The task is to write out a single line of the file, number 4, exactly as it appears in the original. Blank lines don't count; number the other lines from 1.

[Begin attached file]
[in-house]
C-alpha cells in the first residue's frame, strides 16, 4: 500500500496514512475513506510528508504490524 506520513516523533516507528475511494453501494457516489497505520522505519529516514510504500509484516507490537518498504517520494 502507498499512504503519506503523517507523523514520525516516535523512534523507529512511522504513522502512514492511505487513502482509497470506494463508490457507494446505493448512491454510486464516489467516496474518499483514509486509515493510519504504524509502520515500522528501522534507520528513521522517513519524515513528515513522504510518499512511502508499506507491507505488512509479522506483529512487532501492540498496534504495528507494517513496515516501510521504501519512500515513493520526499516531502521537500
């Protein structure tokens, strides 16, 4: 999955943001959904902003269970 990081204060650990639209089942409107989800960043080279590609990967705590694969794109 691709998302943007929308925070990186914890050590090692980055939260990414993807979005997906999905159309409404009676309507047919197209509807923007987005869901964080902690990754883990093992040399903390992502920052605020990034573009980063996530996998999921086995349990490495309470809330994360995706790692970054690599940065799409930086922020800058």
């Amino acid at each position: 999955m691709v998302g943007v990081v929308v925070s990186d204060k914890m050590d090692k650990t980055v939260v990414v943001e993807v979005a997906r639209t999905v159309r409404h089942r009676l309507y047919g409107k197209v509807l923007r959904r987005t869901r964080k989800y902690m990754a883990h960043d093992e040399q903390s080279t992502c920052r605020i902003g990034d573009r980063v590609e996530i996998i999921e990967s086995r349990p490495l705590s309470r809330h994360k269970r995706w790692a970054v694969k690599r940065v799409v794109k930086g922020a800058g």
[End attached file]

């Amino acid at each position: 999955m691709v998302g943007v990081v929308v925070s990186d204060k914890m050590d090692k650990t980055v939260v990414v943001e993807v979005a997906r639209t999905v159309r409404h089942r009676l309507y047919g409107k197209v509807l923007r959904r987005t869901r964080k989800y902690m990754a883990h960043d093992e040399q903390s080279t992502c920052r605020i902003g990034d573009r980063v590609e996530i996998i999921e990967s086995r349990p490495l705590s309470r809330h994360k269970r995706w790692a970054v694969k690599r940065v799409v794109k930086g922020a800058g």